Liquidity traps

  • Options market signaling possible move in MVBF?
  • Volatility near one-year high, April IV particularly elevated
  • Low-volume stocks, options increase risk

Last month when the broad market was giving back a good chunk of January’s rally, regional bank MVB Financial (MVBF) rallied 25%—part of a 30% rally off its late-January low around $21, which was as low as the stock had been since late 2020.

That’s notable volatility, not to mention the type most people prefer—to the upside. On Thursday, options implied volatility (IV) in MVBF was at a 52-week high:

Chart 1: LiveAction scan: 52-week high IV, 3/9/23. Implied volatility at one-year high.

Source: Power E*TRADE. (For illustrative purposes. Not a recommendation.)

Meanwhile, MVBF’s volatility constellation showed IV was particularly elevated in its April options, relative to the 30-day average:

Chart 2: MVB Financial (MVBF), 3/9/23. April IV much higher than average.

Source: Power E*TRADE. (For illustrative purposes. Not a recommendation.)

Let’s say some traders saw this as an opportunity to collect premium by selling potentially overpriced April MVBF options. Traders expecting the stock to rally could sell puts, those looking for it to drop could sell calls, while those who thought it would move mostly sideways may have considered selling both.

Halfway through Wednesday’s trading session, though, total MVBF options volume was zero. Not only that, the total open interest across four expiration months was two—one open contract in the March $30 calls and one in the July $17.50 puts.

Yesterday was a fairly active day for MVBF stock, by the way. Around 12:45 p.m. ET, more than 54,000 shares had changed hands—well above its 33,000 daily average. With the stock trading around $25.80, the April $25 call had a bid price of $0.20 and an ask price of $3.10—very wide bid–ask spreads for at-the-money options.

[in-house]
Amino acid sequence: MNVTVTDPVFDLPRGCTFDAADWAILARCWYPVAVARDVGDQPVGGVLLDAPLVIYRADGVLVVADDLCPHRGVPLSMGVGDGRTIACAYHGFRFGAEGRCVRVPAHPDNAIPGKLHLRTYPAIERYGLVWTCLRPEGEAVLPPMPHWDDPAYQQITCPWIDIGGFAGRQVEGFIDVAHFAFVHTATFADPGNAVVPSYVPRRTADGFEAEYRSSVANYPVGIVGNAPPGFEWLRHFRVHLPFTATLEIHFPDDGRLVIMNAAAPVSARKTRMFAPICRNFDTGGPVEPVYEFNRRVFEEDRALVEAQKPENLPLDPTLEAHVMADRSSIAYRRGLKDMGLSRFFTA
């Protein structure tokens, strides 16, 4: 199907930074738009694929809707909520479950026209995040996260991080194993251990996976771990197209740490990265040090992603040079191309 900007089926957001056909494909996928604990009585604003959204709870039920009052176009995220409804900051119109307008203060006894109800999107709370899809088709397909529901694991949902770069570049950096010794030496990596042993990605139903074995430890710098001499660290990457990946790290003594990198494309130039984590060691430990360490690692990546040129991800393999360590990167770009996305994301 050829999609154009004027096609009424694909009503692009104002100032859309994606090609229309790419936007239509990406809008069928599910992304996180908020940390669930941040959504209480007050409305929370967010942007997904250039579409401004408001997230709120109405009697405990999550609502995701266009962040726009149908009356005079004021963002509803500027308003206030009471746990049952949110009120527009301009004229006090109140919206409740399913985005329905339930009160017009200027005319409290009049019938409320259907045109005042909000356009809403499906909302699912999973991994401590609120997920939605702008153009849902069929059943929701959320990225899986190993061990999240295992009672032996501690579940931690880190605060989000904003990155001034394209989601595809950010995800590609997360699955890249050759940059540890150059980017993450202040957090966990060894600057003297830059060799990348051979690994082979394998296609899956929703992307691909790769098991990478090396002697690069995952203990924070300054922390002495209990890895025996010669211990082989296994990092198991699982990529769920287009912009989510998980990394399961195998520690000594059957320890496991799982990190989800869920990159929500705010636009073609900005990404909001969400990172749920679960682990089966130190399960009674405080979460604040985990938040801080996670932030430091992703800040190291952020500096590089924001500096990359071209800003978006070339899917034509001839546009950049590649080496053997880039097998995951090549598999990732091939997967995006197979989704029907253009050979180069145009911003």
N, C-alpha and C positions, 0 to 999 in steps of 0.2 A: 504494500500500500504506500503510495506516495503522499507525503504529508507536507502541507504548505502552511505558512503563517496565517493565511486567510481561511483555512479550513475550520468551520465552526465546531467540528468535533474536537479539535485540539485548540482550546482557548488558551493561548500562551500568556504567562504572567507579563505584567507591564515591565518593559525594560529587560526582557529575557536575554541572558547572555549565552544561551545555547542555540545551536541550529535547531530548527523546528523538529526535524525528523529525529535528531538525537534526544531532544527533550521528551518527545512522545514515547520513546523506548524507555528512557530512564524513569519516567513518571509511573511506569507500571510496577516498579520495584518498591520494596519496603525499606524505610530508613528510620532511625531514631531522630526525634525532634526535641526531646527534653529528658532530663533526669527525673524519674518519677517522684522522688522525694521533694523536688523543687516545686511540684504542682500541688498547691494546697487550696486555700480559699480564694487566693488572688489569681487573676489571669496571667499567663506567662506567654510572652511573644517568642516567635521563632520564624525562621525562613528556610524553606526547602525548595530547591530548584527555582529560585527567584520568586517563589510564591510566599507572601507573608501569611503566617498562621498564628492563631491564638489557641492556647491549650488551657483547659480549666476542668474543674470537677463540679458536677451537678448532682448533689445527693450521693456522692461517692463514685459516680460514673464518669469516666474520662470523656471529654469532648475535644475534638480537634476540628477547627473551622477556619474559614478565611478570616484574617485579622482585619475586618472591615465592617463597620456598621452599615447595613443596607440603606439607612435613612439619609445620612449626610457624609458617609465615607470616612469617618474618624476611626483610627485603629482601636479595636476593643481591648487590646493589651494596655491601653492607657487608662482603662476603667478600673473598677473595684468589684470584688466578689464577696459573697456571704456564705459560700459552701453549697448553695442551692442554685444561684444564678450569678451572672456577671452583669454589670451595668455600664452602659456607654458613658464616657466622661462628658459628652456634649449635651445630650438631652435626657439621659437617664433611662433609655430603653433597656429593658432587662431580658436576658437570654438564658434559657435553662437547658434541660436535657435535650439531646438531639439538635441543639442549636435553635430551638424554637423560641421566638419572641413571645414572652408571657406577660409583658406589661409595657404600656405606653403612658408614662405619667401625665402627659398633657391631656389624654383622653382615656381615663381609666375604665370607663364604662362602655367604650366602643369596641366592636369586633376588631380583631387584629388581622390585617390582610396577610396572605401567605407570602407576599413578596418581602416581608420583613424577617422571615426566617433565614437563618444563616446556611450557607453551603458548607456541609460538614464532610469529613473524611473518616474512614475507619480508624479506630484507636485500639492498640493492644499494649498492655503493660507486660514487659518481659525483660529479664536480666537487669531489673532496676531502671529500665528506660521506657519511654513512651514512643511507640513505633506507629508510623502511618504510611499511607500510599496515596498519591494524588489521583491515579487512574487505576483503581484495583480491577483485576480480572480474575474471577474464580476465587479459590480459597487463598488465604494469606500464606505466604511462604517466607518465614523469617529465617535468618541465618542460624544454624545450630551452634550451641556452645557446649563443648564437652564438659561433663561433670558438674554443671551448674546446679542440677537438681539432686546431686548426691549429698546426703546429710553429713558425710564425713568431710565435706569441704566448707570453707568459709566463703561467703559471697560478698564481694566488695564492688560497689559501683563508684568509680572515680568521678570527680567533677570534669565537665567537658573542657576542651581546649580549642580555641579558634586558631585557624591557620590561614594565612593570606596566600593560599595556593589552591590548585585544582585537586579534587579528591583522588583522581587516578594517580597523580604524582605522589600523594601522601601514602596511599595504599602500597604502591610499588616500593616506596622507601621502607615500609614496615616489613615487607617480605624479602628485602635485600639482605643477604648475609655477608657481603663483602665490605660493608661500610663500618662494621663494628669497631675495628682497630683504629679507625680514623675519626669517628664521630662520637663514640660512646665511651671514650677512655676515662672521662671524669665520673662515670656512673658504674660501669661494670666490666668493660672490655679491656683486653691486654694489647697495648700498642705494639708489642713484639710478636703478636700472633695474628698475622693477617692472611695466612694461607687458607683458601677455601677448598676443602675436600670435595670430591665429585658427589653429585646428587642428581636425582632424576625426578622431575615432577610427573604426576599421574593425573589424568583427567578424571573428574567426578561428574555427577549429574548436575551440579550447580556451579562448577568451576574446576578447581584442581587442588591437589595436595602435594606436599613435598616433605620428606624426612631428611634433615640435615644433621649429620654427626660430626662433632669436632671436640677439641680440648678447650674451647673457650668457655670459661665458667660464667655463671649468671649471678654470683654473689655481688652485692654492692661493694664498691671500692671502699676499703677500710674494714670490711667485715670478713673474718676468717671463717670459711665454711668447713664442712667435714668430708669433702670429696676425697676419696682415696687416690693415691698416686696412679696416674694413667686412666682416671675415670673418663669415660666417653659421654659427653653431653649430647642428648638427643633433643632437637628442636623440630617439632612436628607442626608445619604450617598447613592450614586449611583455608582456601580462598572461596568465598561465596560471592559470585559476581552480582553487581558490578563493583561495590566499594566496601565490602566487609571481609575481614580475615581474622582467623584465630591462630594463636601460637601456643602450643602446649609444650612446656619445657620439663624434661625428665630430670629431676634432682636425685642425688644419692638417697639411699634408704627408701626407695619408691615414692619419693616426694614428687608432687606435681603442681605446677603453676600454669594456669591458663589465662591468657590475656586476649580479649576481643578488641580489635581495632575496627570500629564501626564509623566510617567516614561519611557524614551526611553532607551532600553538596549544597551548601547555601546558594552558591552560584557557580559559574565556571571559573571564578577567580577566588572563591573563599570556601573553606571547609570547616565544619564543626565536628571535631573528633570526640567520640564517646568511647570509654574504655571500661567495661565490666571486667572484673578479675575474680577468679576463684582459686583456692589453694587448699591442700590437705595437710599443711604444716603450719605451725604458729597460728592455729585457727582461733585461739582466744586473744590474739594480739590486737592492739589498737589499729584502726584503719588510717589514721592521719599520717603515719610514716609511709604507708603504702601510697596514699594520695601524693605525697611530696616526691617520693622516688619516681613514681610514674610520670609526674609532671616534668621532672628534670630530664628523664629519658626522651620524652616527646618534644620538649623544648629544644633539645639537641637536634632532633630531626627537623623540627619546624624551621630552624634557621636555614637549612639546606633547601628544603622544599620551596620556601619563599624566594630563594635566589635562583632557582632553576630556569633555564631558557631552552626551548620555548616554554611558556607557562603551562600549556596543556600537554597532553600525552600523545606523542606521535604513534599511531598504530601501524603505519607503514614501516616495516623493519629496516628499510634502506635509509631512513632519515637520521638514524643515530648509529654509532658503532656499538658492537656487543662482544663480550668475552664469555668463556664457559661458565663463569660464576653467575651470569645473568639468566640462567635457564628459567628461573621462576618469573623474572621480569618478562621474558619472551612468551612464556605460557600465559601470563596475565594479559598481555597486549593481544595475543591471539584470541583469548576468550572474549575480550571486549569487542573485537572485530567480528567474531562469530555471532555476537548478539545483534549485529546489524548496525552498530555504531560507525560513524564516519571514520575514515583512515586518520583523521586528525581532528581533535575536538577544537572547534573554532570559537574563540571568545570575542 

In other words, our options sellers may have needed to significantly lower their asking prices to make a trade, assuming any buyers would materialize at all. That means they’d likely be collecting much less premium and exposing themselves to potentially disproportional risk in the event the stock moved against them.

Chart 3: MVB Financial (MVBF), 8/9/22–3/9/23. MVB Financial (MVBF) price chart. Feb. rally, March pullback.

Source: Power E*TRADE. (For illustrative purposes. Not a recommendation.)

Of course, if MVBF’s high IV level is “correct”—and there’s never any guarantee it is—the options market is expecting more near-term volatility in MVBF than it has at any time in the past year. The stock’s recent rally has been punctuated by several big up days, including on February 21 after it topped earnings estimates.

But that doesn’t mean the stock is fertile ground for options traders. Bottom line, illiquid markets can put traders at an immediate disadvantage, even in situations where other factors appear to be providing an edge.

Market Mover Update: Crude oil prices dropped again on Thursday—April WTI oil futures (CLJ3) slipped into the red after being up more than 2% intraday (see “Energy sector seeks oil momentum”).

Today’s numbers include (all times ET): Employment Report (8:30 a.m.).

Today’s earnings include: Buckle (BKE).


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